2016 – The year the e-wallet will take off

Payment market predictions for the year ahead
Peter Moore, CEO Lolly

The anticipation and launch of Apple Pay was one of the most prominent payment stories in the media this year but, as it was with contactless, the actual adoption trends have not caught up with the hype.

Evolving payment schemes

This year’s cap on interchange charges for processing card transactions have helped to protect merchants and consumers in the short-term, but have translated to ever-shrinking margins for the banks.  Moore believes it is only a matter of time until banks find new ways of profiting from payment schemes and that they will likely start charging consumers a fee for card, and even e-wallet services, as a result. We may see a rise in cash payments as this balance is redressed, but I have no doubt we’ll see big players in the e-wallet industry rising to the occasion to develop a solution – especially the ones that already specialise in direct to bank transactions.

Speaking of e-wallet and the full customer experience  2016 is the year we’ll see these offerings really take off. That doesn’t mean everyone will suddenly be paying for everything with their smartphone, although these transactions are on the up  we’ll see even more of them. The real value of e-wallet apps is the data that they link into.

We’ll see retailers tapping into this wealth of data to build better relationships with their customers through personalised promotions and on-the-spot loyalty offers.  This type of activity will increase as we see new technologies converge and become commercialized.

Even more impactful is linking consumer’s e-wallet seamlessly to other data Clouds. A good example of this is nutritional information and allergens of the products they are buying through the e-wallet , so a customer with a nut allergy will be alerted at the till if they are buying a brownie with nuts, for example.

We can achieve this level of data sharing now from a technology perspective, but still need to jump the political and consumer safety hurdles of data privacy. The benefits to the consumer outweigh the risks, however, and I predict we’ll starting seeing more data-driven transactions in the latter half of 2016.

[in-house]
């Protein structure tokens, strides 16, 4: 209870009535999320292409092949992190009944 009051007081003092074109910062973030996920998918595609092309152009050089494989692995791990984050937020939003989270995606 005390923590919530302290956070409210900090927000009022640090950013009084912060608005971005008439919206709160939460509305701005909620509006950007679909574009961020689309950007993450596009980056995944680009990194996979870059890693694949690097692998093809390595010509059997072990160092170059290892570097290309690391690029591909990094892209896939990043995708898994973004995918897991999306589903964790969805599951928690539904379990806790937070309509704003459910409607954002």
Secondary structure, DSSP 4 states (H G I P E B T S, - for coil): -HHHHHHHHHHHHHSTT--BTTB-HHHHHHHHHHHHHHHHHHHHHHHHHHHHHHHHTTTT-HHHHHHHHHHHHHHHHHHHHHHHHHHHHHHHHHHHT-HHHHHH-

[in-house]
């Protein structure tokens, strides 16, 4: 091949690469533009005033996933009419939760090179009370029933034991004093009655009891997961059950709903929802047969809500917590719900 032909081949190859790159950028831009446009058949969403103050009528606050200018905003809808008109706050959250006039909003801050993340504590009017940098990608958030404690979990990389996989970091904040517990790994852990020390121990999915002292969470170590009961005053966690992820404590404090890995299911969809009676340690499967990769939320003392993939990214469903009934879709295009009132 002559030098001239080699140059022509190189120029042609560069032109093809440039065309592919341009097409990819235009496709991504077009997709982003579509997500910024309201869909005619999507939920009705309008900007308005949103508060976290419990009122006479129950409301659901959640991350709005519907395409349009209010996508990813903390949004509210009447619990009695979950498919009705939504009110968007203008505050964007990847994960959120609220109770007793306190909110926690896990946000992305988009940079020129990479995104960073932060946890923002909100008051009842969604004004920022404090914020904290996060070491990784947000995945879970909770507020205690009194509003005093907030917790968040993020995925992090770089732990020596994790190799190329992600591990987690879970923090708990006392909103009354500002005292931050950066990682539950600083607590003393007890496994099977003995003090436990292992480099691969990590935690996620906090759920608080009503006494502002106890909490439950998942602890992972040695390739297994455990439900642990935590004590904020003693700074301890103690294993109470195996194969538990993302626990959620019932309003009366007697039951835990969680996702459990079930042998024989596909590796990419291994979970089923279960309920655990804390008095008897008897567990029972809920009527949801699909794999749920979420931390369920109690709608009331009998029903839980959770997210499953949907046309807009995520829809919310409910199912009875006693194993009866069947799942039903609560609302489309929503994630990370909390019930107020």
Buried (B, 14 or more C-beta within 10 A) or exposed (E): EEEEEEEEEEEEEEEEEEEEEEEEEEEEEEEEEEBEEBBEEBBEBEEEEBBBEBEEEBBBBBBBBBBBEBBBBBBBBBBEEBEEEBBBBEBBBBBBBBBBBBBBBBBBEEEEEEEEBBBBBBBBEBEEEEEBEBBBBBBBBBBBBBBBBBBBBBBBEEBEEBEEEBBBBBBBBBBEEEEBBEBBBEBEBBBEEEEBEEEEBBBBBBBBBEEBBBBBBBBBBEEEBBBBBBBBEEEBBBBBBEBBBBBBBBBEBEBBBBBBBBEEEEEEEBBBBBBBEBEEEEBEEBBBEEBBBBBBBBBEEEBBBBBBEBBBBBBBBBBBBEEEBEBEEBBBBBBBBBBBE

Integrating apps with EPoS

Thanks to the proliferation of the Cloud, we are now more capable than ever of building flexible systems without sacrificing security and robustness.

Next year we will see more retailers and hospitality providers adopting bi-modal IT to enable a secure ‘back-end’, keeping systems up and running safely whilst working alongside increasingly agile and flexible systems. This combined approach creates an environment that allows vendors to integrate EPoS technology with third party and in-store apps, providing a more interactive experience for consumers both on and offline.

With the help of bi-modal IT, we will see things like smartphone apps for interactive food order forms rather than just static menus, upping takeaway sales for a local curry house, for example. Or retailers obtaining more visibility into traffic data, allowing them to balance staffing levels against busiest times in-store – creating an improved experience for shoppers.

Bi-modal IT also supports interactive location-based technology like iBeacons, which can alert consumers to relevant offers and products via their smartphones when they approach specific displays, creating a richer shopping experience tailored to what each customer is looking for.

Technology will continue to power innovation in the payments sector in 2016 and beyond.  We’ll see more disparate systems working together to improve efficiency and enhance the overall experience for customers and opportunities for vendors.

 

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